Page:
Race Weekend Central

5 Points to Ponder: Chase Elliott and the Terrible, Horrible, No Good, Very Bad Week

ONE: Chase Elliott and the Terrible, Horrible, No Good, Very Bad Week

Chase Elliott’s potential race-winning Sunday night at the Coca-Cola 600 was foiled by a few factors. Leading with less than three laps to go at Charlotte Motor Speedway, his Hendrick Motorsports teammate William Byron suffered a flat tire and spun. The ensuing caution sent some cars to pit road – and bizarrely, Elliott was one of them. Crew chief Alan Gustafson elected to play tire strategy for a two-lap sprint to the finish, possibly banking on another caution, but the race stayed green and Elliott raced up to only third place – the pit call drawing ire and confusion from many in the NASCAR world.

If the caution had happened earlier with the restart coming with three, four, five laps to go, the move might have paid off. The same goes for Kyle Busch and Martin Truex Jr., who, despite also running well, also decided to pit and managed fourth and sixth, respectively.

It was the second time in five days that unfortunate circumstances befell Elliott at the end of a race – the aforementioned pit call on Sunday, and the incident with Busch at Darlington on Wednesday night (more on that below).

Elliott will be hoping that something different happens this upcoming Wednesday night – namely putting his No. 9 in victory lane.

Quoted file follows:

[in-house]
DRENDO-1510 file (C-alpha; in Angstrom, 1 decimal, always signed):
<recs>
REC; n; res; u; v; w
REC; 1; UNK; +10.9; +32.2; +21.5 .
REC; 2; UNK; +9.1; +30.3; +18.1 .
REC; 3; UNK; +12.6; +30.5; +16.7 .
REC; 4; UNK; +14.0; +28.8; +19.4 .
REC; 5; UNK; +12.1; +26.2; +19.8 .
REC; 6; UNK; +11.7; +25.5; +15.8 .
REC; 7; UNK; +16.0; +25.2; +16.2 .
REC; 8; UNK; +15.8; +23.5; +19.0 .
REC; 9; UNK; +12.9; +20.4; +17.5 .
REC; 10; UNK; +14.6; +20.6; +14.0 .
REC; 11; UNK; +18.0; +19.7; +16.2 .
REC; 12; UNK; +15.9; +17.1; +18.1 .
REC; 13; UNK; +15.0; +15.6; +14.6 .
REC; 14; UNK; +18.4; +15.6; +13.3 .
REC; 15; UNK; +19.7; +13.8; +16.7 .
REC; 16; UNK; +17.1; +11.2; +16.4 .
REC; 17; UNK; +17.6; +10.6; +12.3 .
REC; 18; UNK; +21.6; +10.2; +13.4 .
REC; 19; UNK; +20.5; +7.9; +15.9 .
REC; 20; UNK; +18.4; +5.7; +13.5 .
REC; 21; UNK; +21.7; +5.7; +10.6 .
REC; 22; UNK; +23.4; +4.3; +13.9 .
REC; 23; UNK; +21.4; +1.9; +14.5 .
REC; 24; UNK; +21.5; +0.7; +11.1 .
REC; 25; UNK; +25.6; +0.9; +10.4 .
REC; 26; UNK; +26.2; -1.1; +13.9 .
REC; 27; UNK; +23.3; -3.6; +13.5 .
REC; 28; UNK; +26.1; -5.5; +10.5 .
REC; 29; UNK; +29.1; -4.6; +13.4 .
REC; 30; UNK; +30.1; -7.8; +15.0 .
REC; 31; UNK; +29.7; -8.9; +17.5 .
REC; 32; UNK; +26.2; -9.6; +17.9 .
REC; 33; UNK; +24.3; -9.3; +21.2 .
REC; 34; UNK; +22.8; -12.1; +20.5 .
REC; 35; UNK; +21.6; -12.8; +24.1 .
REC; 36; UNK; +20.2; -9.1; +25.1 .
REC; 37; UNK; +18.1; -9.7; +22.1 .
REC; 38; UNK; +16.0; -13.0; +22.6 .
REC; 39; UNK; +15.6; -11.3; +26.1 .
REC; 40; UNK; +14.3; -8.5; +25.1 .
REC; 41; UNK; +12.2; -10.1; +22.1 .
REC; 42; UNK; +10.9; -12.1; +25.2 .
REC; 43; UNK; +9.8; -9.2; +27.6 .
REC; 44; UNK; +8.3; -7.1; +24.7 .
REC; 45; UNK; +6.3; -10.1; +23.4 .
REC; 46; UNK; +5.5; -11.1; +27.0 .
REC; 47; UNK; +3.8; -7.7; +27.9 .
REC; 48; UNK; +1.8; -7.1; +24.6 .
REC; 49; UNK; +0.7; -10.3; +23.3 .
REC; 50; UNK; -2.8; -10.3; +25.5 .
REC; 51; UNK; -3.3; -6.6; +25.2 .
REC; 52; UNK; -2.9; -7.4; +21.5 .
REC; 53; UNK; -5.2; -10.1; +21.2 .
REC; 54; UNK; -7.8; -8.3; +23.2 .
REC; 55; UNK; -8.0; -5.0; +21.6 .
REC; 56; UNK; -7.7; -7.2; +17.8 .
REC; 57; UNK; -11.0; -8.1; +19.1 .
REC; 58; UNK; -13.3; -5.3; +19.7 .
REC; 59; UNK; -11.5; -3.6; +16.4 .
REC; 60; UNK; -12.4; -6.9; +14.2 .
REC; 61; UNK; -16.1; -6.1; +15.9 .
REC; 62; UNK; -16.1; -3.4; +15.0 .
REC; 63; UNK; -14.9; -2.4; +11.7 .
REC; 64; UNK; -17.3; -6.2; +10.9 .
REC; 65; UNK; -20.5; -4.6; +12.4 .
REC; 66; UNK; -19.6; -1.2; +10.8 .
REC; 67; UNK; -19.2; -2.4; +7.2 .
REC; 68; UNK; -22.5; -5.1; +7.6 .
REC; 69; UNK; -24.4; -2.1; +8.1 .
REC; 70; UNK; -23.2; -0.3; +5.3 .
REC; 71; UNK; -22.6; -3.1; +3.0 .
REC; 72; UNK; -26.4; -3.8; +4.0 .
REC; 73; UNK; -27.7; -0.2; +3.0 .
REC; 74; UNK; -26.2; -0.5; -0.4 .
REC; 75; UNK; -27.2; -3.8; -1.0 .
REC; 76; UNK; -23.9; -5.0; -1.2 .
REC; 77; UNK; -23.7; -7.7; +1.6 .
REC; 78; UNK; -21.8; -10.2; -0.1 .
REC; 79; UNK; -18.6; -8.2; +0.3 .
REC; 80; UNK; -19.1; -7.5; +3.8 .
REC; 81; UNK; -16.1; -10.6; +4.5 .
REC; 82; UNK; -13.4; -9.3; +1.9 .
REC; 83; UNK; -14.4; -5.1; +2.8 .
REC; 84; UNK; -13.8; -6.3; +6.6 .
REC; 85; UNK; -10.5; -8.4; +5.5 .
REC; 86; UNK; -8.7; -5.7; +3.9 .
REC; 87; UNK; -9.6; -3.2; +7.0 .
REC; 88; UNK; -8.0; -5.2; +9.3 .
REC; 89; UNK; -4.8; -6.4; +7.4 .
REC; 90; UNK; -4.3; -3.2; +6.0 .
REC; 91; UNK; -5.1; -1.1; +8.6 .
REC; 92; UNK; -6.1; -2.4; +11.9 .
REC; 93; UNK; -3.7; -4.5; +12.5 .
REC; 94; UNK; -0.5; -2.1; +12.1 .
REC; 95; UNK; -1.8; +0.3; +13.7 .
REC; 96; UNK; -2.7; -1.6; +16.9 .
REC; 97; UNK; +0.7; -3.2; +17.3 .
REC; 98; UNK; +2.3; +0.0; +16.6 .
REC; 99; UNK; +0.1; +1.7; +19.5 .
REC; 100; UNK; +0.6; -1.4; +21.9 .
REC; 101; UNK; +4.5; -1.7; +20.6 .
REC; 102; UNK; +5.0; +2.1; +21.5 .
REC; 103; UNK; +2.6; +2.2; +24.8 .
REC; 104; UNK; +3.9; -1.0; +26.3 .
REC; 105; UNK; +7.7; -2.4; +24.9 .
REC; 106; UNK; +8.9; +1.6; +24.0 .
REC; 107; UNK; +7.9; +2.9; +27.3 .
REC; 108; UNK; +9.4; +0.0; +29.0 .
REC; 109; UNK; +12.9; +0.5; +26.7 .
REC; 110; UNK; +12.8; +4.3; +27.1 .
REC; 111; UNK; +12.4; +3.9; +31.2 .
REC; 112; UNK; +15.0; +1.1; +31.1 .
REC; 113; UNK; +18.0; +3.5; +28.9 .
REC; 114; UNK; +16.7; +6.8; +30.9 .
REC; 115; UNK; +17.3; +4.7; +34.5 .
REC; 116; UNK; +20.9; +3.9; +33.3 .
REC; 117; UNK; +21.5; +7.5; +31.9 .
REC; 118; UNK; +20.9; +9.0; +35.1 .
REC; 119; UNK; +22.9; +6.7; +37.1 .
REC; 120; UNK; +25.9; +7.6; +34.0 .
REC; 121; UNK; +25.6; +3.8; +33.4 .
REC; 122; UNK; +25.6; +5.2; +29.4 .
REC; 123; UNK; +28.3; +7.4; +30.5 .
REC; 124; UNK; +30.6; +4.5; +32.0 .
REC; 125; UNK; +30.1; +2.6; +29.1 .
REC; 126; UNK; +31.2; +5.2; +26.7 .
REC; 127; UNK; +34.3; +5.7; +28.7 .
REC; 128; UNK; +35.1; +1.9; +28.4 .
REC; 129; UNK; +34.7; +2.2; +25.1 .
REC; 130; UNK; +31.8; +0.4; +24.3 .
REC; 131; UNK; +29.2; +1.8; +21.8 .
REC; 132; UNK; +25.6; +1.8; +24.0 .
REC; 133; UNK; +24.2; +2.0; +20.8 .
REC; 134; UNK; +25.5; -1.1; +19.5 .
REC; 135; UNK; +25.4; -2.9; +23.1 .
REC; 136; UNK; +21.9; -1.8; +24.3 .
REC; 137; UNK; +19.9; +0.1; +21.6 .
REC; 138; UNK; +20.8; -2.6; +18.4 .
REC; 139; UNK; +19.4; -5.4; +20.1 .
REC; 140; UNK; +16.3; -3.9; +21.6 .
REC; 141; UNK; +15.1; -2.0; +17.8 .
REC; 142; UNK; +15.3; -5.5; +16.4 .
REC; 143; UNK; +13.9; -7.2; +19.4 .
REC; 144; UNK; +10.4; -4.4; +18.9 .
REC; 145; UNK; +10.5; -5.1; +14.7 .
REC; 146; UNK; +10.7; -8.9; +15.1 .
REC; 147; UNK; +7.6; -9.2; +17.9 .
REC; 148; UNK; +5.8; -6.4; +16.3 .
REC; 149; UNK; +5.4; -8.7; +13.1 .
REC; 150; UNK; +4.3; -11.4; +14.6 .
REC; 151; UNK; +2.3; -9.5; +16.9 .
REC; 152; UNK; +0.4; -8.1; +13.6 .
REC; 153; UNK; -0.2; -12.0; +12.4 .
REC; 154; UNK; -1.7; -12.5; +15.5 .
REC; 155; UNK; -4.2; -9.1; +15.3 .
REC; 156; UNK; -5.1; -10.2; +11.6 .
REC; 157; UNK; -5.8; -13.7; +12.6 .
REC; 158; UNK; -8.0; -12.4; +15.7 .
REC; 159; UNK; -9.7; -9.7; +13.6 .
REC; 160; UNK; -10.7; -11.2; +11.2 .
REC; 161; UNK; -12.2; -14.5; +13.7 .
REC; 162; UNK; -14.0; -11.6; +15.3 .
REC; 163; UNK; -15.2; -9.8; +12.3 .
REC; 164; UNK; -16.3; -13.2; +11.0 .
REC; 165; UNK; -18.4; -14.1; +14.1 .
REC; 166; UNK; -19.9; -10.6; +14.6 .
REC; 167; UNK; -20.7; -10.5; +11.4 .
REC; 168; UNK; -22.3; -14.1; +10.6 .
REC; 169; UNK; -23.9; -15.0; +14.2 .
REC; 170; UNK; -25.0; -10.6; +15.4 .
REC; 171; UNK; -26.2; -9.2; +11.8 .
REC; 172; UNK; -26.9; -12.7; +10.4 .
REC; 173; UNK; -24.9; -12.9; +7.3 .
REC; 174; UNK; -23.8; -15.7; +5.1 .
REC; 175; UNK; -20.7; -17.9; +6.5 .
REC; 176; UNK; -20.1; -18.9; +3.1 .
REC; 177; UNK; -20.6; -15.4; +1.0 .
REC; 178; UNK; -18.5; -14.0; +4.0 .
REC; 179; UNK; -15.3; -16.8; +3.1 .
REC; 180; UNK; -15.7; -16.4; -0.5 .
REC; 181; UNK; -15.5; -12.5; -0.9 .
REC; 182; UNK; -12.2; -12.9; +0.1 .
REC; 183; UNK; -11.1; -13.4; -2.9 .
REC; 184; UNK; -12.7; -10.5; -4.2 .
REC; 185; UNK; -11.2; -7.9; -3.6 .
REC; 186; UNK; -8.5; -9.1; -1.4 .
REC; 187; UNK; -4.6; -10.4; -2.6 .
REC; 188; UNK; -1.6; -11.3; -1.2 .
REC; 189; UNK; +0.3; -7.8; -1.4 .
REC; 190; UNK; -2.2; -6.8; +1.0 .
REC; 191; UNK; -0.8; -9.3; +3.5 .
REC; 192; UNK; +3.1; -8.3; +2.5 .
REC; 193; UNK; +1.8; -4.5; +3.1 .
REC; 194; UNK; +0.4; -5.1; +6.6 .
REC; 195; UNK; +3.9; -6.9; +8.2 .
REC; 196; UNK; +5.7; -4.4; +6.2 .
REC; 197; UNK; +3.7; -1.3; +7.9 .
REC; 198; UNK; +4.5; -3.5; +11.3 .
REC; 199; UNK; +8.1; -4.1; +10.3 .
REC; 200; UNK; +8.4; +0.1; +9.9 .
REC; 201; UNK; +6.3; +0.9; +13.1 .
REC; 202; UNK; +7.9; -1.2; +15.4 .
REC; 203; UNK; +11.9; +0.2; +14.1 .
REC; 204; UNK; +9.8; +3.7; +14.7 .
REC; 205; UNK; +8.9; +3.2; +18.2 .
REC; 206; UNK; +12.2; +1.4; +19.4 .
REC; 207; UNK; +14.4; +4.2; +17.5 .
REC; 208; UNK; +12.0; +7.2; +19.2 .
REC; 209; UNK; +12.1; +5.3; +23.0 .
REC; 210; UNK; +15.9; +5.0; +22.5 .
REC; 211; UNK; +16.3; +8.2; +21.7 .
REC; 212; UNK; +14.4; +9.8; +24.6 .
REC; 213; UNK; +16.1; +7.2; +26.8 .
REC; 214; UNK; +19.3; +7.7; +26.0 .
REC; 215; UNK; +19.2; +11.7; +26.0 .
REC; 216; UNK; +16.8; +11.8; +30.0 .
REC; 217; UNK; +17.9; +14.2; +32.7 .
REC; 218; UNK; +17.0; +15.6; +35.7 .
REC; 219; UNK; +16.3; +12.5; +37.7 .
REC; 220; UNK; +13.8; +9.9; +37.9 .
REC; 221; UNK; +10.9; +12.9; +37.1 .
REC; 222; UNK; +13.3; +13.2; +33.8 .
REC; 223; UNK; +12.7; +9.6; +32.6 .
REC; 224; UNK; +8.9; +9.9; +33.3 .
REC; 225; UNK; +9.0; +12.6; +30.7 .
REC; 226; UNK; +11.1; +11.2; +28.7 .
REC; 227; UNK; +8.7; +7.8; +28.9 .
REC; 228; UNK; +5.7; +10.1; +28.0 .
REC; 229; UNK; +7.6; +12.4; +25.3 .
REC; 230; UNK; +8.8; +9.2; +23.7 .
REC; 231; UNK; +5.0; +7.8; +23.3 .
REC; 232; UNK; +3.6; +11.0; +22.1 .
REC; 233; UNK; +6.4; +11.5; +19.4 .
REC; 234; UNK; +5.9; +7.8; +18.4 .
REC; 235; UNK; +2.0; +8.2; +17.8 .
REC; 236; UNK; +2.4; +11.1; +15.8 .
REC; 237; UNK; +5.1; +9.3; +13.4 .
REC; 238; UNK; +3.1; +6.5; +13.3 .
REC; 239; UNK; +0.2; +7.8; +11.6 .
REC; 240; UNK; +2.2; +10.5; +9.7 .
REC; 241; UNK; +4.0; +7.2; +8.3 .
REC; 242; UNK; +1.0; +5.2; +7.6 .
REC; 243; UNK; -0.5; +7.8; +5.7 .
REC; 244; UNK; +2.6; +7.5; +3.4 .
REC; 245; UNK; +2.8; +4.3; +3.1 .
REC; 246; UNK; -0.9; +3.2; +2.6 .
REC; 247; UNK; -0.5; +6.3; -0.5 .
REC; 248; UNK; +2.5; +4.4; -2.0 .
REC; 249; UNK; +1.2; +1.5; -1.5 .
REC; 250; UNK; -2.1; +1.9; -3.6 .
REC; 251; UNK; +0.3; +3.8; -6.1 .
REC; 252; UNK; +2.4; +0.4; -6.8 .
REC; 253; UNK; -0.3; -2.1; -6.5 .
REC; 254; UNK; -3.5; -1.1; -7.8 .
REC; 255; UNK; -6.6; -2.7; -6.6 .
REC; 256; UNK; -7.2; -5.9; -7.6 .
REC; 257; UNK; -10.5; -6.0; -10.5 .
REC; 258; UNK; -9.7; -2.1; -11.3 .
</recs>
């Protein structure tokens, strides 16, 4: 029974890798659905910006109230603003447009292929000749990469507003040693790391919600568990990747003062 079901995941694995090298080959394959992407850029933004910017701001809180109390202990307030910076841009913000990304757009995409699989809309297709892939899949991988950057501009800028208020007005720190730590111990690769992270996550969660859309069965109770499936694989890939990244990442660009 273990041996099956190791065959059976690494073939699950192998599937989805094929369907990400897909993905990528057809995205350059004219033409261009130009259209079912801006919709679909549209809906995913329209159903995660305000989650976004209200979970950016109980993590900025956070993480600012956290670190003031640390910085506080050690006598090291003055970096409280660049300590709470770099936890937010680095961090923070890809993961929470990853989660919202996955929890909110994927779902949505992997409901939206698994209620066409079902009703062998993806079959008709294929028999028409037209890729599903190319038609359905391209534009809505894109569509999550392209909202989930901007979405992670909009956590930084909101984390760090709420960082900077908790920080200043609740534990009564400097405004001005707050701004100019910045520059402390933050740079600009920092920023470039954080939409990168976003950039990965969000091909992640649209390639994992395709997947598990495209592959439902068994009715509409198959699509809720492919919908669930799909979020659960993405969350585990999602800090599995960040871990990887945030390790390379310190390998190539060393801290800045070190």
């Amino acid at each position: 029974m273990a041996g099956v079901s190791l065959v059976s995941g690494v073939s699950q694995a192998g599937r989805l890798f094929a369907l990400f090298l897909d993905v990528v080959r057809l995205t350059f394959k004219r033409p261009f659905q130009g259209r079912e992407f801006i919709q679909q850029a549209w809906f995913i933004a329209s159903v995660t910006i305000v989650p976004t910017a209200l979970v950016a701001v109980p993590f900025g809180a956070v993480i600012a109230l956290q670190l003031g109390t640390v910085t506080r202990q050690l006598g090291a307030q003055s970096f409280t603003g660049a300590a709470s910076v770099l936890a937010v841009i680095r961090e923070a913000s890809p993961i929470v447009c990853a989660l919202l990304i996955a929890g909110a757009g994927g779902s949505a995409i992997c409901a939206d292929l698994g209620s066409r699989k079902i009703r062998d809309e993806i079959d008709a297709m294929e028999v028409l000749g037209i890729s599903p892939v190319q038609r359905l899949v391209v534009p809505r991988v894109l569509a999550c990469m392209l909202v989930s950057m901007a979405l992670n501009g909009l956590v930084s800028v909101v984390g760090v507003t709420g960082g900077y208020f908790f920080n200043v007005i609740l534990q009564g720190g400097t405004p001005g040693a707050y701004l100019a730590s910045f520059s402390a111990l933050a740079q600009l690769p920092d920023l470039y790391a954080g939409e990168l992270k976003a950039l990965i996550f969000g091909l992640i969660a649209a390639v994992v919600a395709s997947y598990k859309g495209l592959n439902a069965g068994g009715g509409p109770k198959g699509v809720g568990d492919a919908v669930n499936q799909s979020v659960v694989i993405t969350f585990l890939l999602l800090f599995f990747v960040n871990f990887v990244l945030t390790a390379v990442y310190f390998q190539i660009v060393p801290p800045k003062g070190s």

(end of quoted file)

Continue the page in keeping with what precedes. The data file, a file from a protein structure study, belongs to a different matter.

TWO: Driver Professionalism

Last Wednesday night’s race, that feels like forever ago, ended with both clouds of rain and controversy. The rain ended the race with Denny Hamlin scoring his second win of the season and Joe Gibbs Racing teammate Busch finishing second. Busch, however, was also embroiled in an incident near the end of the race. Hamlin, Elliott, Busch and Kevin Harvick were leading the field with less than 25 laps left when Busch hooked Elliott’s car, sending the No. 9 crashing into the inside wall and out of a race he had a chance to win. The move wasn’t intentional, at least in the eyes of this writer, but the clash between NASCAR’s most popular driver and its most recent champion (and to some, resident hothead) led some to believe the contact was intentional.

Elliott held his middle finger aloft as the No. 18 went by under caution, and post-race interviews exhibited nothing but frustration from the parties involved – Busch insisting it was a mistake, that he tried to slot in line and misjudged the gap, and Gustafson not outright blaming Busch but clearly upset and exasperated. Additionally, the two also had a heated discussion once the rain set in and Busch exited his car.

However, Sunday’s race was a different scene altogether. On the heels of news over the previous days that Busch and Elliott had talked and were on good terms, the two raced each other several times throughout the night (and morning, for that matter) – at one point nearly bump-drafting down the front straightaway. No payback from Elliott and no needless aggression from Busch later, both drivers finished in the top 10.

Busch went up to Elliott on pit road after the race (albeit with neither driver wearing a mask) and reportedly said he felt bad for Elliott after the aforementioned pit call. Regardless of the conversation, Sunday showed how quickly issues can be resolved, as well as the respect, and professionalism, these drivers have for one another at NASCAR’s top level.

THREE: Jimmie Johnson Finished Second… Or Did He?